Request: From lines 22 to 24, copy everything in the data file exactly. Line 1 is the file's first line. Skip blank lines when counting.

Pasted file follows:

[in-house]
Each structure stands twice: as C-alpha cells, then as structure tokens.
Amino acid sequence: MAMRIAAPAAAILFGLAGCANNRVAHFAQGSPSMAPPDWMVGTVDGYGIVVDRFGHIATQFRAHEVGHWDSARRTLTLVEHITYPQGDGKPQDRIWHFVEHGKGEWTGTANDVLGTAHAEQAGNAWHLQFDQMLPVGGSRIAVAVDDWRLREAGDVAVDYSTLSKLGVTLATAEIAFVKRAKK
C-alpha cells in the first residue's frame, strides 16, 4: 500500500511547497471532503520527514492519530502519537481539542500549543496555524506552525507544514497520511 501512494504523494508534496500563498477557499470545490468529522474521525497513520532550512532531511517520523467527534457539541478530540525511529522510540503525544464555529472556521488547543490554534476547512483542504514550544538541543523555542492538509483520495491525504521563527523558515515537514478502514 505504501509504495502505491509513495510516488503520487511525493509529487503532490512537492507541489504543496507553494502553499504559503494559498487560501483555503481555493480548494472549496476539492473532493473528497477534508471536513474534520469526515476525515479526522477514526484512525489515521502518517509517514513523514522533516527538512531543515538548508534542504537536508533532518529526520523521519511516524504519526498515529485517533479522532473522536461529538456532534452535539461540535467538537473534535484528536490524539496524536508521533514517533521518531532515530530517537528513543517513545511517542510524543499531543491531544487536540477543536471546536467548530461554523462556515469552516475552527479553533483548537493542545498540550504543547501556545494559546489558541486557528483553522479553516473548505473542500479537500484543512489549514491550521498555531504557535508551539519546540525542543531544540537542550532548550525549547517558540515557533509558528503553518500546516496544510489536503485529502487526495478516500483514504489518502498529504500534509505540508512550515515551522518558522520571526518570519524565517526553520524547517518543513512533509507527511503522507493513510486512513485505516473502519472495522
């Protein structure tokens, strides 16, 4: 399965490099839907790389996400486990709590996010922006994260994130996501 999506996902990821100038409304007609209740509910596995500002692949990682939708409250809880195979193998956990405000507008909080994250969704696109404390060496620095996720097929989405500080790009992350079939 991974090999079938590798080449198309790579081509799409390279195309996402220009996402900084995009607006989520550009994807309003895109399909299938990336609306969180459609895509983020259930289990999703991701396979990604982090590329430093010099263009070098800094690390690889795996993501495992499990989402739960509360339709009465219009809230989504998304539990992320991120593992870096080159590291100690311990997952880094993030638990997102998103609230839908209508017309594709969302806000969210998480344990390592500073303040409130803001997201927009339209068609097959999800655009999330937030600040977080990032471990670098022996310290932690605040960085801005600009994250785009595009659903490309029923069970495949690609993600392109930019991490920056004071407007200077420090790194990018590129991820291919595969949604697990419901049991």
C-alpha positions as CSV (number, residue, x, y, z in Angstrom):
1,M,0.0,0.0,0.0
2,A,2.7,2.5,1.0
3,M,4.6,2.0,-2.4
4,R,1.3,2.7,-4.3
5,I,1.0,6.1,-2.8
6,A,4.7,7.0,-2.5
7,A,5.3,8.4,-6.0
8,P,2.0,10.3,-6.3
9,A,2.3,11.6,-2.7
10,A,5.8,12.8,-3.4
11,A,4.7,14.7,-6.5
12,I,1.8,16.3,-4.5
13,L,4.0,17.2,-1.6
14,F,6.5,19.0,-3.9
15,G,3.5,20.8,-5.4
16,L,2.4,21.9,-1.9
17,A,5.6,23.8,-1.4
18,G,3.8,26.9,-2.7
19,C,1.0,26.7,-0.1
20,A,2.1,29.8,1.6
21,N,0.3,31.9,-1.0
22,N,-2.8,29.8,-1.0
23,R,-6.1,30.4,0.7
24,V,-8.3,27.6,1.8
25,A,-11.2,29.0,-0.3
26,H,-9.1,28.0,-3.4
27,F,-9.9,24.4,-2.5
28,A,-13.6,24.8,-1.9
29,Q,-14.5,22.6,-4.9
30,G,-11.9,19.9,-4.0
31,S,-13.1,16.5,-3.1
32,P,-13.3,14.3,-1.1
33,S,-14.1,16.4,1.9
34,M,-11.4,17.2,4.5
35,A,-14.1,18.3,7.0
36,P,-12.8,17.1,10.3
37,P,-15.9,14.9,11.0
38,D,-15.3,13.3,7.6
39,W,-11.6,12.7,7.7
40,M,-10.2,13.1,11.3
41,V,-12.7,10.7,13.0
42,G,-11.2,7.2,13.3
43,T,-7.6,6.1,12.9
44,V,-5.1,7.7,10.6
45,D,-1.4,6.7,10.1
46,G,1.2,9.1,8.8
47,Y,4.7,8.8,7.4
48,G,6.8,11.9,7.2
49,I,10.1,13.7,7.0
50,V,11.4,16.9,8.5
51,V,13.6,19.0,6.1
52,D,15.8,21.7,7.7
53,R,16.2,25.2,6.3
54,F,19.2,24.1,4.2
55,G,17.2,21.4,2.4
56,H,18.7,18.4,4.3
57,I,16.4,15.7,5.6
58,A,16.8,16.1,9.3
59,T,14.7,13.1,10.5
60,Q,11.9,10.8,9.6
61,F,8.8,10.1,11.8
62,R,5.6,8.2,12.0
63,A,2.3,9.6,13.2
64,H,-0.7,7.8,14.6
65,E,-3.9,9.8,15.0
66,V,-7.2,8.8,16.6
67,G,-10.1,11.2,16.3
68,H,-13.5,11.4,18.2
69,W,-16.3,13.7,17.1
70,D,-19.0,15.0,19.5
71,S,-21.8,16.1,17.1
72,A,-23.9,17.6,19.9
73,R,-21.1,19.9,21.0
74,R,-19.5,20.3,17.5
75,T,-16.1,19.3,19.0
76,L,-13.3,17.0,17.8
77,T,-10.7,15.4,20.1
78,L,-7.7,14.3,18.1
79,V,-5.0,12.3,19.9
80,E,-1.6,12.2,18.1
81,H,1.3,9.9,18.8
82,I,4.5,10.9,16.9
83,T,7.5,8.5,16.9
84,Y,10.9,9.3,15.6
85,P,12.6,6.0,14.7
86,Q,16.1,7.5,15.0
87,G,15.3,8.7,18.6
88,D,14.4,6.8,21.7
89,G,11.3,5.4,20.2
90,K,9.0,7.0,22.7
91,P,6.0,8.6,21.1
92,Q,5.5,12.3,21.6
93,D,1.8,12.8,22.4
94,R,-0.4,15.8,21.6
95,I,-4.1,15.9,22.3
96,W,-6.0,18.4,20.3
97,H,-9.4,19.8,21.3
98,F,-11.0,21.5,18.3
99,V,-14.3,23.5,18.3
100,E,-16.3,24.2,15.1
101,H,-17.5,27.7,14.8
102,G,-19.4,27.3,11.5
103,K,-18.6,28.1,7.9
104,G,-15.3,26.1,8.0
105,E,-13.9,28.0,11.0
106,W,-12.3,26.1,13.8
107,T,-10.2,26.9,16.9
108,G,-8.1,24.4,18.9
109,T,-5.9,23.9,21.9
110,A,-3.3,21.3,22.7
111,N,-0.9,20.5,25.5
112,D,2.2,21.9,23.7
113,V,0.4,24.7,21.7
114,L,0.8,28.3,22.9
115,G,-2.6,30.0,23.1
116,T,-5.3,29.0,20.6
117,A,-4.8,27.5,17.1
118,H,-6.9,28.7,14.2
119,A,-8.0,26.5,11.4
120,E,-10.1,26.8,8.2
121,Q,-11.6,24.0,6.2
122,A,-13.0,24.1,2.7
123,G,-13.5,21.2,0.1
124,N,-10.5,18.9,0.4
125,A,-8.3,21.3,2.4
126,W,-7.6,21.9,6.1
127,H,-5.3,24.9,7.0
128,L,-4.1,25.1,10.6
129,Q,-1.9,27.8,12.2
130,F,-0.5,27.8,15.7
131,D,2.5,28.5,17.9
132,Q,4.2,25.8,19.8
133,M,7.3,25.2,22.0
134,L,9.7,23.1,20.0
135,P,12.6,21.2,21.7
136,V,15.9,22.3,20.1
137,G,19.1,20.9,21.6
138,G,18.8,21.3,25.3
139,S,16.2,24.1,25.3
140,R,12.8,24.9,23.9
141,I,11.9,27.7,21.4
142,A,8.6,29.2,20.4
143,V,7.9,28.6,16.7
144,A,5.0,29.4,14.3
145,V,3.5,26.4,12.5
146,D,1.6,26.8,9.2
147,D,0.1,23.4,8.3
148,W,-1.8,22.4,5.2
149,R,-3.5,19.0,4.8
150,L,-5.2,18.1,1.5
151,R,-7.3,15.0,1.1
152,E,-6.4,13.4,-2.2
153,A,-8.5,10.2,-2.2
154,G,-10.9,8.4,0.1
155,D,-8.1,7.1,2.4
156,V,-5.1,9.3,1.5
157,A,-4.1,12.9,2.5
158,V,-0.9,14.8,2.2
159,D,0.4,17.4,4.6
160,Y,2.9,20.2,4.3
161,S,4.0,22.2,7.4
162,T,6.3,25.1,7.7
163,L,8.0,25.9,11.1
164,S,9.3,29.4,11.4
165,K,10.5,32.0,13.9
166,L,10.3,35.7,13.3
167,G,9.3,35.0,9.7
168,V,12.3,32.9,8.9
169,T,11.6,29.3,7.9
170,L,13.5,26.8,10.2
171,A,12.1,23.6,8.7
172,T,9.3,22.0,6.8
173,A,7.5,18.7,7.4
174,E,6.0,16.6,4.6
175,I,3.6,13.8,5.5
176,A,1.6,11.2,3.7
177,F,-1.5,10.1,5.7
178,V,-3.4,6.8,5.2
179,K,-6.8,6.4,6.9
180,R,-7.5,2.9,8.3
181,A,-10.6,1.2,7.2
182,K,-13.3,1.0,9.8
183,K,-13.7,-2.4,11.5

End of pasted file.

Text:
16,L,2.4,21.9,-1.9
17,A,5.6,23.8,-1.4
18,G,3.8,26.9,-2.7